The following is an ancient Indian horticultural recipe for the nourishment of such trees:

According to Śukranīti 4.4.110-112: “The powder of the dungs of goats and sheep, the powder of Yava (barley), Tila (seeds), beef as well as water should be kept together (undisturbed) for seven nights. The application of this water leads very much to the growth in flowers and fruits of all trees (such as arka).”

Source: Wisdom Library: Dharma-śāstra
Dharmashastra book cover
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Dharmashastra (धर्मशास्त्र, dharmaśāstra) contains the instructions (shastra) regarding religious conduct of livelihood (dharma), ceremonies, jurisprudence (study of law) and more. It is categorized as smriti, an important and authoritative selection of books dealing with the Hindu lifestyle.

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Vyakarana (Sanskrit grammar)

Arka (अर्क).—The strong blowing of air from the mouth at the time of the utterance of the surd consonants; cf Vāj. Śikṣā. 280.

Source: Wikisource: A dictionary of Sanskrit grammar
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Vyakarana (व्याकरण, vyākaraṇa) refers to Sanskrit grammar and represents one of the six additional sciences (vedanga) to be studied along with the Vedas. Vyakarana concerns itself with the rules of Sanskrit grammar and linguistic analysis in order to establish the correct context of words and sentences.

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General definition (in Hinduism)

The Arka plant is considered very special to Lord Ganesha. The leaves and the flowers are offered to the deity, especially during Ganesh Chaturthi. Ganapathi carved from the Arka, also known as Arka-Ganapathi is worshipped by some Hindu households. The plant is closely associated with Suryadeva (Hindu Sun God). In fact, ‘Arka’ is one of the 108 names of the Sun God. According to the some ancient scriptures, the Gods were performing a sacrificial ritual to the Sun God, when they spilled milk. From this emerged a plant, which the Gods named ‘Arka’, after Lord Surya. On Rathasapthami, (traditionally regarded as the day when the chariot of Suryadeva is turned to North by his charioteer, Aruna), devout Hindus place arka leaves on their head while taking snanam, (sacred bath).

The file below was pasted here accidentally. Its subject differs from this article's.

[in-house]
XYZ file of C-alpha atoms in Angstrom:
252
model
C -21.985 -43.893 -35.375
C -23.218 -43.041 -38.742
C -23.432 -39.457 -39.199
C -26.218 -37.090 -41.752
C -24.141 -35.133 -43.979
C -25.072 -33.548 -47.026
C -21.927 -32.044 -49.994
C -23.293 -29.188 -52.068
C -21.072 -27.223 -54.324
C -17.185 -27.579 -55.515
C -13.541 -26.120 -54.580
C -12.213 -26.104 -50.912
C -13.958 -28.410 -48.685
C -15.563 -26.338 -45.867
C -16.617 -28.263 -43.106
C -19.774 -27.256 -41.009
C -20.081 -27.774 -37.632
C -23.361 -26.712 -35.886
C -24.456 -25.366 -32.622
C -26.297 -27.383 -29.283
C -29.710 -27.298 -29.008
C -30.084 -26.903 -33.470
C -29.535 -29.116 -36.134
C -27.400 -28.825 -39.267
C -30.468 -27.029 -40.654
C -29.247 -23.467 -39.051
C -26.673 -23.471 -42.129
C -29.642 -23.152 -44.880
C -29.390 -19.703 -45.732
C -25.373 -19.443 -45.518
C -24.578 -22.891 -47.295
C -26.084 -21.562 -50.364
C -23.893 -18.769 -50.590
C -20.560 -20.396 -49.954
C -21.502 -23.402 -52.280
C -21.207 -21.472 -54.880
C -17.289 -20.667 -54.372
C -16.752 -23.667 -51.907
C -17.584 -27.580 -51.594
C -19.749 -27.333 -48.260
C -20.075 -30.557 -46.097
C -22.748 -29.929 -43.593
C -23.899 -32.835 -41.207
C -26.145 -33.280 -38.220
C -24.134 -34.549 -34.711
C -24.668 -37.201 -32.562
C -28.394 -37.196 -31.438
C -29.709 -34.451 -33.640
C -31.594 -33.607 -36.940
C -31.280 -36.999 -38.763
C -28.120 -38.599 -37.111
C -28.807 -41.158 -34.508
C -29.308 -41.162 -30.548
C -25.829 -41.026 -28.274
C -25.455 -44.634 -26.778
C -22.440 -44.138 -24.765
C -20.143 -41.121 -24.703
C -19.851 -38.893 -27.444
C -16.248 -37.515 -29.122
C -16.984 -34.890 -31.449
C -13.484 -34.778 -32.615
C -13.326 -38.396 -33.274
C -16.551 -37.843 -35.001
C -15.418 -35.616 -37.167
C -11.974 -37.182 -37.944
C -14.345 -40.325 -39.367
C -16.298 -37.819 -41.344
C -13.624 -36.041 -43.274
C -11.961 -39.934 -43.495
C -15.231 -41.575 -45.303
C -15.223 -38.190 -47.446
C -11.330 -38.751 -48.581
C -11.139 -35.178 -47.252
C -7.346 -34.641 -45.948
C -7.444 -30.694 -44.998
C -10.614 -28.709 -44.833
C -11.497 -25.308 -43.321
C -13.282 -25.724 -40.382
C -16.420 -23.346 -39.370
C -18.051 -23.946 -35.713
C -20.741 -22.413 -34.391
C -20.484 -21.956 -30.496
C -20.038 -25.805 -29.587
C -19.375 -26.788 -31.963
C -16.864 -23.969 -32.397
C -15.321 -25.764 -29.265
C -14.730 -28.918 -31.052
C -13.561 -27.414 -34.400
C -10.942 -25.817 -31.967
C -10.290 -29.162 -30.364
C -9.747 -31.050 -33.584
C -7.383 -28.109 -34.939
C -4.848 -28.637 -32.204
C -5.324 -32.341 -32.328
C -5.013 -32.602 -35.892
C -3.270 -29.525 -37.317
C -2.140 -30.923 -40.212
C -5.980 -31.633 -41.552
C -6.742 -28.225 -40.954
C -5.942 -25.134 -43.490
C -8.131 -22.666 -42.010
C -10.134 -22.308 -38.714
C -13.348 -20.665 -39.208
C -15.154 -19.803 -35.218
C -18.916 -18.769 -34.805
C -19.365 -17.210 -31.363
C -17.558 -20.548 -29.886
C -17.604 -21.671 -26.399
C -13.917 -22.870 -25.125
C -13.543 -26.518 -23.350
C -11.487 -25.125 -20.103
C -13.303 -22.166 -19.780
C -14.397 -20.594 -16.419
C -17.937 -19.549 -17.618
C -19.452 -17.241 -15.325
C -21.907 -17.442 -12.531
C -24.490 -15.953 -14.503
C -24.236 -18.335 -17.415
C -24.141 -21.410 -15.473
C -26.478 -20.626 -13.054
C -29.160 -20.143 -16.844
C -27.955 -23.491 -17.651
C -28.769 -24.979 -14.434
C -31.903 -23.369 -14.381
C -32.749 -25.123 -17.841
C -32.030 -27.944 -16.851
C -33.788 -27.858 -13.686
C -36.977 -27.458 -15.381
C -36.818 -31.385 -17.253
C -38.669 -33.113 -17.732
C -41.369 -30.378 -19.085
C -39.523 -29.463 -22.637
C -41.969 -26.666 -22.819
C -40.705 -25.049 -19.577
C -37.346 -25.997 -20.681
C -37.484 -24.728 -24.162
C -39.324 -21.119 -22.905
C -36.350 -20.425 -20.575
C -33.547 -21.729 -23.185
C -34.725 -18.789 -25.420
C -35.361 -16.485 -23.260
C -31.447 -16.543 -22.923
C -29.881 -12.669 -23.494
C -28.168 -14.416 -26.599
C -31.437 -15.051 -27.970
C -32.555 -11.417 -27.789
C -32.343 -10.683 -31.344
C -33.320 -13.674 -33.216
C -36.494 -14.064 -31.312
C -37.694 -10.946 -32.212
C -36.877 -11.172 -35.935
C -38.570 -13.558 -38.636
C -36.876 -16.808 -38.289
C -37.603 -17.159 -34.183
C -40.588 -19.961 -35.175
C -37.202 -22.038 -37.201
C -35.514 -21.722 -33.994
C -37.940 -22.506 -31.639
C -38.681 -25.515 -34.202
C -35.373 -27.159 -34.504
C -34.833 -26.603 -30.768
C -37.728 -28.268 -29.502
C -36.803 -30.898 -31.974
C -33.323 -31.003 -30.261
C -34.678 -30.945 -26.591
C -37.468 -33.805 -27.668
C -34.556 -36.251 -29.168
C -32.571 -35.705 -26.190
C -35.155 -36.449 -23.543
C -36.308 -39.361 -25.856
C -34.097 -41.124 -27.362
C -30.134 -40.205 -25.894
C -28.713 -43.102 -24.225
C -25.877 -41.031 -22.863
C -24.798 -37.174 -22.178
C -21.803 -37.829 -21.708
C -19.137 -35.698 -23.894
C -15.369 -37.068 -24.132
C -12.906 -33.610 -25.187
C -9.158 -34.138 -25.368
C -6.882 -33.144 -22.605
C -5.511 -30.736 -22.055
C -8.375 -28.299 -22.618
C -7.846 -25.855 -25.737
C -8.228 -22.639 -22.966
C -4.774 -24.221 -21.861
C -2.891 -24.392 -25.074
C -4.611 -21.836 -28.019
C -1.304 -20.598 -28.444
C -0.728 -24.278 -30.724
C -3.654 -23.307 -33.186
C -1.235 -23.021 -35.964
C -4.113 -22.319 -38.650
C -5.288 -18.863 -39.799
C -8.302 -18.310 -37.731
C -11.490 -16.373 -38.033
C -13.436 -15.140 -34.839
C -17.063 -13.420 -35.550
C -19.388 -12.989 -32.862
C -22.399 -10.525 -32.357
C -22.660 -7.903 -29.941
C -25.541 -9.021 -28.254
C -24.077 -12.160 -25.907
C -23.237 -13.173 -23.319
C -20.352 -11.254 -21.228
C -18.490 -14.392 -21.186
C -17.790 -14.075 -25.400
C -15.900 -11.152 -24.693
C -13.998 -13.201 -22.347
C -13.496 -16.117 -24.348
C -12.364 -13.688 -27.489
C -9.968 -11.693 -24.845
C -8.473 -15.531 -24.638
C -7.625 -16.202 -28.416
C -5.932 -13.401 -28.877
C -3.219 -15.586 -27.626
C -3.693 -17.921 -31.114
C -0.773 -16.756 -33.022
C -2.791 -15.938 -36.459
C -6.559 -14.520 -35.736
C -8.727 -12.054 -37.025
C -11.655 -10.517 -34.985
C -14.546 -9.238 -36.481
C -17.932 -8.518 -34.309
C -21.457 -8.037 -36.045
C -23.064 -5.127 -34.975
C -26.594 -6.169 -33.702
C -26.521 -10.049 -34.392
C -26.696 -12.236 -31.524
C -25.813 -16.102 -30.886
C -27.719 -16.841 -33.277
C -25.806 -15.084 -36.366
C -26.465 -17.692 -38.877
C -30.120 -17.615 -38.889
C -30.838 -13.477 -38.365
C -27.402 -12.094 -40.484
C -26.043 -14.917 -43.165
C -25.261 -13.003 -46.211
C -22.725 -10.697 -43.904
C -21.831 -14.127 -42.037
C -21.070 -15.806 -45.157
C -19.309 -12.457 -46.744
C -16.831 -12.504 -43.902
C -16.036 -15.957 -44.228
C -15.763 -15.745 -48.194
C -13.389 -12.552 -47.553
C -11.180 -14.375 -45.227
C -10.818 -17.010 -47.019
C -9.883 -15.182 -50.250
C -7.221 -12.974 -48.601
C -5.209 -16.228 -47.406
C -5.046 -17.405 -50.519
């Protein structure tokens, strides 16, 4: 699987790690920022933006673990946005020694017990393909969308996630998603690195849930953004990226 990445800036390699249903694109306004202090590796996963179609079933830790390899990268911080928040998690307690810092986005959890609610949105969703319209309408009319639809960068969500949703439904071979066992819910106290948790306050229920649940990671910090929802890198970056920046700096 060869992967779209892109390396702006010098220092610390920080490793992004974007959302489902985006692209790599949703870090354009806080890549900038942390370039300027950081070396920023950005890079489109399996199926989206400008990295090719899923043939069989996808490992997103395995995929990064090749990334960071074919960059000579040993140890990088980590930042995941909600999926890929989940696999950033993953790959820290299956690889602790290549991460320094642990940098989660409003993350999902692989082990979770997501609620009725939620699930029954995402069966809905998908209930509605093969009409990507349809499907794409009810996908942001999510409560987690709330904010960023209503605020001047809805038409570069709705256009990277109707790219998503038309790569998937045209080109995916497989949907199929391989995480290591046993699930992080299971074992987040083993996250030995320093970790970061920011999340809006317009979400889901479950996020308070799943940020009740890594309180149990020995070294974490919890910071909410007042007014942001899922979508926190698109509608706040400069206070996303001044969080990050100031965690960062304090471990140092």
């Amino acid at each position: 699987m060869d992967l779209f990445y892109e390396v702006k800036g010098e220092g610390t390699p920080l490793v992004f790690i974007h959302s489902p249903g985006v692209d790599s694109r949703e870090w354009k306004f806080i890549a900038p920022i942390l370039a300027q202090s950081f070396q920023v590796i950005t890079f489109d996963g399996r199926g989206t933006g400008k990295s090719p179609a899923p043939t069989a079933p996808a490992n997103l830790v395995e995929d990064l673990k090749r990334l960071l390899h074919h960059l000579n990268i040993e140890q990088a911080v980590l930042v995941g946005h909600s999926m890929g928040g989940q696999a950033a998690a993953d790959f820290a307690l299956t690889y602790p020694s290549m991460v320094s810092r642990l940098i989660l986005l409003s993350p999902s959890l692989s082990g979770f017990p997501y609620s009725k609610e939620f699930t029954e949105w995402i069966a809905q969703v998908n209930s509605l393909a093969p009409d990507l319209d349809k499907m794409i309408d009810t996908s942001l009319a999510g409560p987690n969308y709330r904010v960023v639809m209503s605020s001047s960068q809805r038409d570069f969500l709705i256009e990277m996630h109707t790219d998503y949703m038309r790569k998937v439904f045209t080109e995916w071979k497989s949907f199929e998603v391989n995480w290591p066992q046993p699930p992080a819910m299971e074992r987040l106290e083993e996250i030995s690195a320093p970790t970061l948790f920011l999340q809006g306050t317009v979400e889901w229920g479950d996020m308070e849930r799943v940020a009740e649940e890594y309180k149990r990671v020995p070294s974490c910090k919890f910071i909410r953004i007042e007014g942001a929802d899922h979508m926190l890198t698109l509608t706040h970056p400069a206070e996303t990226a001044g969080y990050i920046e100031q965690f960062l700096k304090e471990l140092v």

Source: ENVIS: Giant Milkweed

Arka means “ray of light” in Sanskrit and the Arka plant is native to India and grows in dry wastelands. Pooja to Lord Hanuman is incomplete without the offering of a garland made with Arka flowers or Arka leaves. Hindus worship the plant and the leaves are used while having a bath on Rathasapthami/festival of Sun god. In the ancient scripts of Ayurveda, Arka is mentioned as a healing herb.

Source: Its Life: Arka

India history and geogprahy

Arka is the name of a herb (oshadhi) mentioned in the Kathasaritsagara by Somadeva (10th century A.D). Arka and Shani plants are also mentioned as being auspicious plants.

Somadeva mentions many rich forests, gardens, various trees, creepers medicinal and flowering plants (eg., Arka) and fruit-bearing trees in the Kathasaritsagara. Gardens of herbs were specially maintained in big cities. Somadeva’s writing more or less reflects the life of the people of Northern India during the 11th century. His Kathasaritsagara (‘ocean of streams of story’), mentioning Arka, is a famous Sanskrit epic story revolving around prince Naravahanadatta and his quest to become the emperor of the vidyadharas (celestial beings).

Source: Shodhganga: Cultural history as g leaned from kathasaritsagara

Arka (“sun”) or Surya is one of the exogamous septs (divisions) among the Komatis (a trading caste of the Madras Presidency). The Komatis are said to have originally lived, and still live in large numbers on the banks of the Godavari river. One of the local names thereof is Gomati or Gomti, and the Sanskrit Gomati would, in Telugu, become corrupted into Komati. The sub-divisions are split up into septs (viz., Arka), which are of a strictly exogamous character.

Source: Project Gutenberg: Castes and Tribes of Southern India, Volume 1
India history book cover
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The history of India traces the identification of countries, villages, towns and other regions of India, as well as royal dynasties, rulers, tribes, local festivities and traditions and regional languages. Ancient India enjoyed religious freedom and encourages the path of Dharma, a concept common to Buddhism, Hinduism, and Jainism.

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Languages of India and abroad

Marathi-English dictionary